so why do I want to use a smaller grain?
If a lighter bullet penetrates to the same depth and expands to the same diameter as a heavier bullet, it should be equally effective. But the light bullet will often recoil less, thus aiding with speed of follow-up shots. This could be one reason for choosing a lighter bullet over a heavier one.

Good ammo info can be found here: www.firearmstactical.com.

Of course, I think people generally make way too big a deal about choosing guns and ammo. As long as your gun/ammo combination is reliable and you choose any premium hollowpoint load from a reputable manufacturer, you should stop wasting mental energy and move on to more important things. Mindset, marksmanship ability, gunhandling skill, and tactics are all far more important than the particular gun and load you choose.
 

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i use:
winchester white box 115gr fmj's for target
Federal hydra shok 124gr jhp's for home defense


im looking to try out some new JHP home defense round's:

Speer Gold Dot 124gr
Hornady TAP 124gr
Federal HST 124gr

i dont see the need for 147gr
 

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From chuckhawks.com:

This is unquestionably the world's most popular pistol round. For this reason it has been the subject of a lot of experimentation, because 9mm ball - used by every army in the Western world - is a mediocre manstopper. Jacketed hollowpoints are a must if one wishes to rely on the 9mm as a defense round. Use ball ammo for practice only.

9mm ammunition is available in two pressure levels: standard and "+P." The latter should only be used in newer guns (made since 1985 or so), and is best used sparingly. I will deal here with only commercially available ammunition: there are specialized loads available only to law enforcement personnel. Civilians should not worry, as there are commercial loads as good or better than anything restricted to law enforcement usage.

I will now tell you the best 9mm Luger load for self-defense: it is the Cor-Bon 9mm 115 grain +P Jacketed Hollowpoint. This is the most powerful and street-proven manstopper available in this caliber. It is a high velocity (1340 fps) and high pressure round, and more effective than any load restricted to law enforcement use (such as the Federal 9BPLE).

Unfortunately, it is also likely to jam many older guns. For this reason I add a table at the end of the 9mm section discussing round suitability for different guns. Modern hollowpoints may either (a) jam, or (b) be too powerful for some older guns. This load is suitable only for First Class pistols (see table).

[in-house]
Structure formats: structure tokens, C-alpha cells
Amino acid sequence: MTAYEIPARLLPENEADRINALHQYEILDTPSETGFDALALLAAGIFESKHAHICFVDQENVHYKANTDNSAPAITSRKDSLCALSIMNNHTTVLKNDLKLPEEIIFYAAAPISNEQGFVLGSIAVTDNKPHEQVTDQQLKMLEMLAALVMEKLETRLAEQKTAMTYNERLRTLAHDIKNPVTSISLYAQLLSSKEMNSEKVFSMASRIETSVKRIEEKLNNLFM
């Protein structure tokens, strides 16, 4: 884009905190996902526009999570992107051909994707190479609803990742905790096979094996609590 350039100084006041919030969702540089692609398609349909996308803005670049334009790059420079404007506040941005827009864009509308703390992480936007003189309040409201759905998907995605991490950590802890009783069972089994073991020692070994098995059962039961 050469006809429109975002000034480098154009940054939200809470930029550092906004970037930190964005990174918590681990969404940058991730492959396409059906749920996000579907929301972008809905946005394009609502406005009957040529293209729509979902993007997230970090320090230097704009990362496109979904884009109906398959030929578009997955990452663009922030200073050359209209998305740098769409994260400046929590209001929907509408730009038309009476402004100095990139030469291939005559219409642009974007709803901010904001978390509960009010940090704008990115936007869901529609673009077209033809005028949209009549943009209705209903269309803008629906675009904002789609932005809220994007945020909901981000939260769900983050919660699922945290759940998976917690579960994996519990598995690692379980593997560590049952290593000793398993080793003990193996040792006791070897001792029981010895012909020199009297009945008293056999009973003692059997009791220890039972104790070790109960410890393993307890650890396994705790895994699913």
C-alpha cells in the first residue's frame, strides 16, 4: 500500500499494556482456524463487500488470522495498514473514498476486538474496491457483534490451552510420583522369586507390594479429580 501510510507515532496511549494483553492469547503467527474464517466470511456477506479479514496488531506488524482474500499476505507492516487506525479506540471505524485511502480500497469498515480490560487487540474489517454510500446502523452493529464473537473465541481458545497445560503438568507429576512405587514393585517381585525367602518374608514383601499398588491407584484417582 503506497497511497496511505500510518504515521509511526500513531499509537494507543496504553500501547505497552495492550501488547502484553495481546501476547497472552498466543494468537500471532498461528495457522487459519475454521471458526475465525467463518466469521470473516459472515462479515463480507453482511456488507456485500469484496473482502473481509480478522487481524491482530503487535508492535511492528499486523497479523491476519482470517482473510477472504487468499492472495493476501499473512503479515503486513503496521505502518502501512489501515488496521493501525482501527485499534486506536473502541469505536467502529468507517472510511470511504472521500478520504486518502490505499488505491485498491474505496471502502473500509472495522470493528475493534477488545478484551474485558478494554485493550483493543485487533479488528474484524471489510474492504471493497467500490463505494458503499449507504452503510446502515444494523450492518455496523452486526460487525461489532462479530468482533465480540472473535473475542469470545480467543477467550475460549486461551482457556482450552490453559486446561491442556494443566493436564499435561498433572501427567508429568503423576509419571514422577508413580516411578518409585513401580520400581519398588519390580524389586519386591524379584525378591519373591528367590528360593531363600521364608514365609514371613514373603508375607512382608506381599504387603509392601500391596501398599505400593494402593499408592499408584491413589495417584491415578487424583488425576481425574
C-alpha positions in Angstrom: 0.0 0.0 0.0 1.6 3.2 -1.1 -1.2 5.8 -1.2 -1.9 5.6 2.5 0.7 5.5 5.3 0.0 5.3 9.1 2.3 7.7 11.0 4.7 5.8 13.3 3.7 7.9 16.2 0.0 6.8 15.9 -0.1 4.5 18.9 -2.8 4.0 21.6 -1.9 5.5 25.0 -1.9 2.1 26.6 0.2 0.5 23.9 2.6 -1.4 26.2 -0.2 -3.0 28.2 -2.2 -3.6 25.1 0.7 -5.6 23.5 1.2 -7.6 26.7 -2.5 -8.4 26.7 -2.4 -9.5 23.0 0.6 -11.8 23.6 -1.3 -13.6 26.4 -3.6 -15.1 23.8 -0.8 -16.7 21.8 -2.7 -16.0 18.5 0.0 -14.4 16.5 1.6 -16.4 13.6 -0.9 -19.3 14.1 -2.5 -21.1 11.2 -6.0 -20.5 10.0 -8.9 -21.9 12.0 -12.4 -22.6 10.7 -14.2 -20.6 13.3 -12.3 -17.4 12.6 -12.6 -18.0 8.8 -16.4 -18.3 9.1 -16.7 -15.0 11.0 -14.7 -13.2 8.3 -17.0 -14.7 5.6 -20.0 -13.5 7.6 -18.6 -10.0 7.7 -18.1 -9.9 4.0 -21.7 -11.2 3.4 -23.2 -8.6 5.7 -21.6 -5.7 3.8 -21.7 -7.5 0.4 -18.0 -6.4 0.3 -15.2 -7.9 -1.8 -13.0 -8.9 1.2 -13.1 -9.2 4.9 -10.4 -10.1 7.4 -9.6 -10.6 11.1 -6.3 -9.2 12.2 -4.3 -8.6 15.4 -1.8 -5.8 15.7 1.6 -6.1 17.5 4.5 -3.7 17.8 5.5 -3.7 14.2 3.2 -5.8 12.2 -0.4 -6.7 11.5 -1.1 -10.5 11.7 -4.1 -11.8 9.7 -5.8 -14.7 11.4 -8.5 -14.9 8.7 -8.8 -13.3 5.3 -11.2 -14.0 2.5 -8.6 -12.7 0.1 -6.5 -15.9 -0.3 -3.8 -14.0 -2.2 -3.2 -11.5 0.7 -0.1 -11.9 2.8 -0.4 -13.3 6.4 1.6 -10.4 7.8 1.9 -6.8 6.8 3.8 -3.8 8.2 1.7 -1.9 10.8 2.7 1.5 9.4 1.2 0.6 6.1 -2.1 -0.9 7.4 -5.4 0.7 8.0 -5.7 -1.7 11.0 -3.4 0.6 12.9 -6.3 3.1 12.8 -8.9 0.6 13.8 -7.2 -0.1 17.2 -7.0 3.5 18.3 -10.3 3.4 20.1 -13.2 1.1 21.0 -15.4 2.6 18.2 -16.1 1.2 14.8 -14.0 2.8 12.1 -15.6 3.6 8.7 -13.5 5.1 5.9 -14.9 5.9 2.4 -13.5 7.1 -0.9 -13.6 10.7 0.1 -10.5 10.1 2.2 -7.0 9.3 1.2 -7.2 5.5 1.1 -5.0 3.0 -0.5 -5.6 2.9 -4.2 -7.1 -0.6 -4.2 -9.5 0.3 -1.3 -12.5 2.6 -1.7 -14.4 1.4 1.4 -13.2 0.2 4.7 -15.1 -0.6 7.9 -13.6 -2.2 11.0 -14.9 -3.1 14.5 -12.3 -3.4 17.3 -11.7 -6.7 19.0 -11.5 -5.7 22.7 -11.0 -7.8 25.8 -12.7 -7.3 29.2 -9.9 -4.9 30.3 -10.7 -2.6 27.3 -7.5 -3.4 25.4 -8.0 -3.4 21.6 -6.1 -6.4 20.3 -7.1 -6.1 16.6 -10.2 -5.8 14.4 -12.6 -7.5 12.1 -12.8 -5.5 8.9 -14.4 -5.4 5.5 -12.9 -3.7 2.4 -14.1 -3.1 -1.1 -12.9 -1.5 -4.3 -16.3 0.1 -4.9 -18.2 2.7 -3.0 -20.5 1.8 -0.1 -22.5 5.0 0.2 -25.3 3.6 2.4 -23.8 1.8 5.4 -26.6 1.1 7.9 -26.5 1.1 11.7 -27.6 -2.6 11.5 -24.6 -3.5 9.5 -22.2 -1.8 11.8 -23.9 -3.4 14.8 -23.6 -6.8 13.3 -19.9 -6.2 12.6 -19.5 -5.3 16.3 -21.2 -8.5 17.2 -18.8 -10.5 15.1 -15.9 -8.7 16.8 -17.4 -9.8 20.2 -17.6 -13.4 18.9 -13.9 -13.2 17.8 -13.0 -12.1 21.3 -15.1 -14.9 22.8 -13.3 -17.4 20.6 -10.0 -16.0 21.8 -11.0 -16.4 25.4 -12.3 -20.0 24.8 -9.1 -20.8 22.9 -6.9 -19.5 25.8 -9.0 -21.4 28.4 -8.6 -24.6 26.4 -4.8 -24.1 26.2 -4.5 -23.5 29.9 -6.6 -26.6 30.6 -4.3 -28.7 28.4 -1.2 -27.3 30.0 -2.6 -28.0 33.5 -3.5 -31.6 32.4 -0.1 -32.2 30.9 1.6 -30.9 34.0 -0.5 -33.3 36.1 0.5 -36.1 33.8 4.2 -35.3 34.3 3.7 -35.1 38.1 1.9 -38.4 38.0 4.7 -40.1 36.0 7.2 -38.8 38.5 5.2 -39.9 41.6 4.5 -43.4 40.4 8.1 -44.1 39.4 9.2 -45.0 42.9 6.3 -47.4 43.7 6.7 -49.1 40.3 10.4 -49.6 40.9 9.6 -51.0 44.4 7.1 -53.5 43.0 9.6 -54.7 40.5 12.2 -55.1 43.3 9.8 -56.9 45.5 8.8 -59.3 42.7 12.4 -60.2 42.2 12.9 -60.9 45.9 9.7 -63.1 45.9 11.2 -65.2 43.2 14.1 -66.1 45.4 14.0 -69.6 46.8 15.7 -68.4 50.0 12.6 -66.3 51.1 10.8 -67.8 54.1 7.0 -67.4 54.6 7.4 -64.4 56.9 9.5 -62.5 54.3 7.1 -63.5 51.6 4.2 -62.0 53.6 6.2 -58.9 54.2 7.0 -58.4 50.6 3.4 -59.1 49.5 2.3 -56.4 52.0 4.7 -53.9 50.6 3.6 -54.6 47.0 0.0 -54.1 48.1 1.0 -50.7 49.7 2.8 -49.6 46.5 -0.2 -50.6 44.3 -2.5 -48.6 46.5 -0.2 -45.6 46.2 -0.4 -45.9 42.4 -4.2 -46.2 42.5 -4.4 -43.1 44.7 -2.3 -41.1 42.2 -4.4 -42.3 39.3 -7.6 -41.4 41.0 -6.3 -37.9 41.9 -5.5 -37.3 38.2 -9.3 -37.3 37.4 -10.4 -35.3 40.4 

The best standard pressure 9mm load is the Federal 115 grain JHP (9BP). Its effectiveness and accuracy make it the world standard. Buy several boxes. Other excellent standard pressure 9mm loads are the Winchester Silvertip 115 grain (X9MMSHP), and Federal 124 grain Hydra-shok (P9HS1).

For guns that may jam with the Cor-Bon or Federal 115 grain hollow-points, the Remington 115 grain +P JHP is a good choice (R9MM6). For older guns I would use the Remington standard pressure 115 gr. JHP (R9MM1).

Now it is time to impart some crucial information: NEVER use 147 grain ammo in a 9mm pistol! There was a stupid fad for 147 grain hollowpoints a few years ago, and many were suckered into buying these weak, worthless and malfunction-prone rounds. I don't care what you've heard: never use any 9mm hollowpoint heavier than 125 grains. 147 grain hollowpoints often jam in many popular 9mm guns like the Browning Hi-Power, SIG, Beretta 92, S&W and Glock. Ignore the gun magazine hype and stick to what works. If you want to gamble, go to Reno. Don't gamble with your life. 147 grain ammo sucks.

Bad 9mm Loads to avoid (and certainly NEVER carry). Numbers given:

Federal Gold Medal 9mm 147 grain JHP (9MS)
Federal Hydra-Shok 9mm 147 grain JHP (P9HS2)
Winchester 147 grain 9mm Silvertip Subsonic JHP (X9MMST147)
Winchester 147 grain 9mm Super-X Subsonic (XSUB9MM)
Remington 147 grain 9mm JHP (R9MM8)
Remington 147 grain 9mm Golden Saber JHP (GS9MMC)
Remington 140 grain 9mm JHP (R9MM7)
Remington 88 grain 9mm JHP (R9MM5) This bullet is far too light.
CCI Lawman 147 grain 9mm PHP "Plated Hollow Point" (3619)
 

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Chuck Hawks seldom gives sound advice. His bashing of the 9mm/147 is a case in point. The guy knows some about some kinds of rifles, mainly hunting, but taking him as an authority on fighting pistols is a big mistake.

I am surprised submoa hasn't come along to correct this, like he corrected me. And he was right. :mrgreen: